Martin's Story

This a prequel for one of the characters in Surreptitiously Supercilious- Martin Hawthorne. It can also be read at the end of Surreptitiously Supercilious:


1. Martin's Story

    There were many drunk nights in Hollywood.

    They were hot nights- nights when your sweat cooled your skin at first, then heated it as the night went on, until everyone around you shone and glittered with droplets reflecting the coloured lights on the ceilings of the nightclubs. Martin loved those nights.

    He’d been raised in a small-town area of America by English parents- he’d been laughed at by the other children because of his accent, laughed at because of his tendency to burn. They’d continued laughing until he became a teenager and then they stopped looking at him and looked to themselves, wondering why they suddenly noticed his beauty. Martin was beautiful, in truth. He’d never thought of himself as such until the day it was confirmed by his uncle who whispered such things to him in the close heat of his bedroom at night, when it was dark enough for debauchery to be hidden. 

    Skin, pale despite regular burnings, angular face made more so by the lack of money in his family and his mother’s inability to get a job and not spend money on alcohol. Piercing eyes, but lazy eyelids that would remind anyone looking into them of a deer, or a goddess lying draped over a sunny rock and watching the sea wash over her fingertips. His mark was his hair- fiery red until he turned eleven, at which point it went dark auburn, burnished copper, un-sanded wood. Long neck, too- long body, long arms, fingers, feet. Beautiful.

    Had Martin ever cared for such terms, he would have deemed what he did at the age of sixteen ‘looking for his fortune.’ He took money from his mother’s dresser, packed a bag with clothes and a tin of baked beans, and hitchhiked out of his birthplace to unknown shores.

    Then there had been the days on the road- hard days, dodging people who saw his beauty and wanted it for themselves, avoiding police, sleeping in ditches and hiding from those who didn’t care for looks- only blood. 

    Then, the lights- piercing eyes met piercing brightness and the word was scoured into his mind, scorched into his subconscious- Hollywood. The place where he could live and not just survive. The place he could discover his dream, find perfection by overturning pebbles. 

    Alcohol always was a distraction for the young and beautiful who lived there then. Martin began to follow in the family footsteps, drinking endlessly, forgetting to eat, becoming thinner and yet somehow more beautiful each day. 

    There were many drunk nights in Hollywood, and on one of them he met Oliver.

    It was on the first night Martin had ever been given drugs. Sweat obscured his vision, but he felt lighter than air, lighter than helium, lighter than the emotions that were sweeping him away. He was ecstatic- life was perfect. Beautiful people never starve in the place where beautiful people are valued above all others. Martin had an apartment of his own, girls fawning on him day and night, boys whom he could tuck dollar bills into and be taken away for a night, to stranger and more exotic things.

    There wasn’t anything beyond the drugs he could see until Oliver stepped into view.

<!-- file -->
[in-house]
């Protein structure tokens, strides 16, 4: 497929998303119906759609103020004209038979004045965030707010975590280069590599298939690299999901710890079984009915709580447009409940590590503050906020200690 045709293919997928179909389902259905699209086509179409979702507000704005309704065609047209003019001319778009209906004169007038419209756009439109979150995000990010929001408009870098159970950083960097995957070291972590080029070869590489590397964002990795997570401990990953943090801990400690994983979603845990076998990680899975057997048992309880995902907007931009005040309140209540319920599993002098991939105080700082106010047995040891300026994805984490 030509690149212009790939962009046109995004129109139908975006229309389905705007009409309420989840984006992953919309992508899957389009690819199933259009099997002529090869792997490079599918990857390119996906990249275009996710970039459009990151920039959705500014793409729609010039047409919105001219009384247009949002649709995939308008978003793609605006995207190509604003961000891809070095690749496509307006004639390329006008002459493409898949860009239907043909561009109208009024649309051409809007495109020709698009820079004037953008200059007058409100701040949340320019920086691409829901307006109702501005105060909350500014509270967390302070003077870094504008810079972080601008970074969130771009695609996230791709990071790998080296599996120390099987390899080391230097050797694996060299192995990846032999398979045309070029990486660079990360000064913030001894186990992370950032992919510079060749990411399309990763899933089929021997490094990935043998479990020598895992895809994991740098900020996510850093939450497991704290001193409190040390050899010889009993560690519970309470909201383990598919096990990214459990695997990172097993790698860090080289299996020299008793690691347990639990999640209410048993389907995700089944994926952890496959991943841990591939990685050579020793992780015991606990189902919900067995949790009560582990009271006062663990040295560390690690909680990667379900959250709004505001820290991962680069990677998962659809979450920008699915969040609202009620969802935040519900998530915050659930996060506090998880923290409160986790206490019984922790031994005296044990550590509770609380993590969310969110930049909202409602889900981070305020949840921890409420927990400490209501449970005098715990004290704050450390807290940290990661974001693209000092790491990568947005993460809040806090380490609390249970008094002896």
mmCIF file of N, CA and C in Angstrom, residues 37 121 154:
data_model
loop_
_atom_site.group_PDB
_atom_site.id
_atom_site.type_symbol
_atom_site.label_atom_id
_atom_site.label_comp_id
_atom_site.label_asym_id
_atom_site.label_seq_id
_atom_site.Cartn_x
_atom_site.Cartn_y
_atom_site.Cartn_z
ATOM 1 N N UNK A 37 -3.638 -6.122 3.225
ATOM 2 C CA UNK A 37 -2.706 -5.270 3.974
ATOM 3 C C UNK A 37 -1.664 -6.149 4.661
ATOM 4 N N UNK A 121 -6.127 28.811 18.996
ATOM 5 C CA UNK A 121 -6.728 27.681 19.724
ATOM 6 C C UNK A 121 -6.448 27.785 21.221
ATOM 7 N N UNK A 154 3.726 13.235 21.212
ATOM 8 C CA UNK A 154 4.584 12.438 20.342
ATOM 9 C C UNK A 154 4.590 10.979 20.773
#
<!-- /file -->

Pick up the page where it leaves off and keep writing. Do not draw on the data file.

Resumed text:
Martin had a very specific view for perfection, and Oliver filled all requirements. He grinned at him, fuelled on a high he’d never felt before, and to his delight, Oliver had looked back. Looked at him. Smiled.

    Martin felt something inside him as Oliver approached, fighting through the crush of dazzling people. It uncoiled and lurked, like it was a monster and the combination of drugs and heartless love was its awakening call. 

    Martin reached out to Oliver and pulled him aside, towards a fire escape. He couldn’t tell if Oliver was resisting- he didn’t care. Why should he care? Beautiful people like him didn’t have to care.

    He shut the door on them, enclosing them in artificial light that was no longer disguised with beautiful colours. Martin couldn't understand English by that time- he smiled and nodded, edging closer and closer, until finally Oliver closed the gap between them and the beast inside Martin let out a yowl of victory. 

    They’d led each other to a hotel nearby, checked in, only just staggered up the stairs by leaning on each other, fell back into a dream of what perfection should be like for a person.

    Oliver had tasted the drugs on Martin’s tongue, and liked the way they felt. But Oliver had nothing inside of him that was truly evil- he was a person, had an identity, understood that beauty was truly in the eye of the beholder.

    Martin didn’t.

    When he’d woken up the next morning, his fingers had searched for warmth next to him, searched for comfort against the light that dashed through the blinds and stung his eyes, but Oliver had gone.

    Martin sat up and his eyes raked the room, finally falling upon a small, dropped card that had fallen out of the pockets of jeans, cast hastily aside in the throws of anticipation.

    Oliver Smith’s name echoed inside Martin’s head- the unobtainable had been his for one night, and the beast inside of him whispered insanely to him, devilishly, seductively, that it could be more. Maybe it had been love. No, no- it had been love. 

    Martin didn’t flinch as the edge of the card slit a gash in his finger. He let it fall to the bed in front of him, white against white. The blood welled from the cut like a heart lying loose on a bed of cotton, pumping life around it, doing what it was designed to do and killing itself in the process.

    Martin licked his finger, and liked the way it tasted.

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